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Irwan Abdullah

Abdullah, I.

Irwan Abdullah, born in Aceh Utara, Indonesia, in 1963. Ph.D. from the University of Amsterdam. Senior Lecturer at the Department of Anthropology, Gadjah Mada University, Yogyakarta.

Fellow (1 September 2000 – 30 June 2001)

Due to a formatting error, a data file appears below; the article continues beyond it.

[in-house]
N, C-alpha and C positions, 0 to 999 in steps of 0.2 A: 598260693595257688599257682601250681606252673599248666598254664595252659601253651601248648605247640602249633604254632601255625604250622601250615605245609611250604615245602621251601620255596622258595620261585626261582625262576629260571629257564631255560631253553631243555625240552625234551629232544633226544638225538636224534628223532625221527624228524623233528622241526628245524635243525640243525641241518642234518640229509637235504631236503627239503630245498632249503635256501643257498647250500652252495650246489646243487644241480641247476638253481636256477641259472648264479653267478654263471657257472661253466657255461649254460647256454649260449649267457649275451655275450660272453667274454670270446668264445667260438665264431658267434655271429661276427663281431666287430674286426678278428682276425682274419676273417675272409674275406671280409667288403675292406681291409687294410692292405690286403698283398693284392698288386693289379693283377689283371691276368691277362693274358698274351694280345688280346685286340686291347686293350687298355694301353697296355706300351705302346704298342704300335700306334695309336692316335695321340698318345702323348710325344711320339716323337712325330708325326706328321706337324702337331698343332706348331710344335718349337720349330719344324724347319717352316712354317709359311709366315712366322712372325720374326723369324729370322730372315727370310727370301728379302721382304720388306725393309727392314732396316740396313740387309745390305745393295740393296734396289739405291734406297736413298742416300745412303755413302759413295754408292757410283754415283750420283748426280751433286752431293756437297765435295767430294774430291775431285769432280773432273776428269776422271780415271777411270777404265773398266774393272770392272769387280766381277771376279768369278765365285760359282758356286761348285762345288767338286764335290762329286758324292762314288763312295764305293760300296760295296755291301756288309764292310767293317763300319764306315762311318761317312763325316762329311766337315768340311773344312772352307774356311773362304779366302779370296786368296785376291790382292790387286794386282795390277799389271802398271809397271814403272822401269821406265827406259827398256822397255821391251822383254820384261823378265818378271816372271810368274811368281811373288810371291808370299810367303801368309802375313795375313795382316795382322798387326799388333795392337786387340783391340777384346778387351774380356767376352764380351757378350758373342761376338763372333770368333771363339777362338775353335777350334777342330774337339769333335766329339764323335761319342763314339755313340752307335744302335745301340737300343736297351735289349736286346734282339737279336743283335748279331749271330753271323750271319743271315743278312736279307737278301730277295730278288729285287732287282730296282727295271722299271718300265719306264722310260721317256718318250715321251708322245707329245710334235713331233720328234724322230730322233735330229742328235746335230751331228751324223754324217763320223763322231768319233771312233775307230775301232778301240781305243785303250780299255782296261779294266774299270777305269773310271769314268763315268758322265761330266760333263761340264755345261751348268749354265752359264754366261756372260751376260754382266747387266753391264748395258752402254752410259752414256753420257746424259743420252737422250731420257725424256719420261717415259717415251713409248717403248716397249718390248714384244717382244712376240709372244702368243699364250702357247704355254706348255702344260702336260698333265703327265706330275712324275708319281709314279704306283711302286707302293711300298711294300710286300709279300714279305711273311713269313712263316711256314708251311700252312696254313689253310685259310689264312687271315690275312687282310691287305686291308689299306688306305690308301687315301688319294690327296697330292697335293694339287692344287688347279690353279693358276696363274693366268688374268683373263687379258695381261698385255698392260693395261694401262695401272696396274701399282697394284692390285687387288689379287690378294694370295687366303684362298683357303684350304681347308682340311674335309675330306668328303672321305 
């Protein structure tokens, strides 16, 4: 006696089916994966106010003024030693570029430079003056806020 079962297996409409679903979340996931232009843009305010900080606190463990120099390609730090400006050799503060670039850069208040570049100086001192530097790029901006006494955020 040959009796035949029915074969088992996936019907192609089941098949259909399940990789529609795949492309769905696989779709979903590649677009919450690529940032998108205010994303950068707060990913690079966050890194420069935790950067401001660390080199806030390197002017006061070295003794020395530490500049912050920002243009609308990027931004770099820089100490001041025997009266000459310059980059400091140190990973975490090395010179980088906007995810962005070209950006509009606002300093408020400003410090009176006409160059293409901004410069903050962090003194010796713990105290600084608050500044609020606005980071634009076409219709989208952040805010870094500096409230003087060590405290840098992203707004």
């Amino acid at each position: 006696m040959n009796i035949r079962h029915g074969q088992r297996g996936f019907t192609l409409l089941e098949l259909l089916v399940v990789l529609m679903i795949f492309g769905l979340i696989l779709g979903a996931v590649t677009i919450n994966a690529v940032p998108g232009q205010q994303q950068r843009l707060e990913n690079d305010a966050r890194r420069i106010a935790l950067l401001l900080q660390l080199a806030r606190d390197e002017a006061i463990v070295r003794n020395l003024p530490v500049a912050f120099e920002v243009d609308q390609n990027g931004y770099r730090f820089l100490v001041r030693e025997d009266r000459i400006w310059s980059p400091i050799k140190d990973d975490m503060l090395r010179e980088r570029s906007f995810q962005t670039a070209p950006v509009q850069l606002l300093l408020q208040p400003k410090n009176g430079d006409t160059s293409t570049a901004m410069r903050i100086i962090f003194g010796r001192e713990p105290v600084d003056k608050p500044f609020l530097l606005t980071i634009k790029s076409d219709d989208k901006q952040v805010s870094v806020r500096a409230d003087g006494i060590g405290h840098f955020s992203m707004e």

For a young social scientist from Indonesia, like myself, NIAS has served as a sort of initiation on the road towards academic maturity. I may safely say that experiences I gained during my fellowship period by interacting with colleagues from different academic backgrounds, traditions and orientations have contributed to reforming an academic tradition in which books and articles are written only in the interest of the state. In spite of the fact that I was forced to make adjustments in my original (and perhaps too ambitious) plan I feel that I have made significant progress in my work. First of all I studied a lot of literature not only related to my former and current interests but also covering a wider range of subjects, such as social security, poverty studies, economic crisis, economic survival strategy, conflict resolution, and local resource management. This forced me to take another look at my initial plan. Secondly, I wrote several articles, a few of which have been published as journal articles and as a chapter of a book. The articles dealt mainly with the impact of crisis on economic and social aspects of life in Indonesia. The articles have contributed to the discourse of local response to the economic crisis. Thirdly, I did some final corrections for a book on social construction of gender in Indonesia. The book was published in March 2001 and has received a lot of attention by readers in Indonesia, especially in Yogyakarta, Jakarta, and Semarang. Fourthly, I worked on the following books and a manuscript: “Works, lives and survival in Java”; “Business culture: the Muslim business community of Central Java”; and a manuscript on “Social security and social solidarity in Java”. I hope to finish two of these works at the end of this year. The books deal with the interrelation between the dynamics of state-level development policies and local responses in rural Java. I have made some changes in terms of sources of data. Initially I had intended to use my own data and now I am trying to make use of the various sources of data available. My aim is to produce an ethnographic report.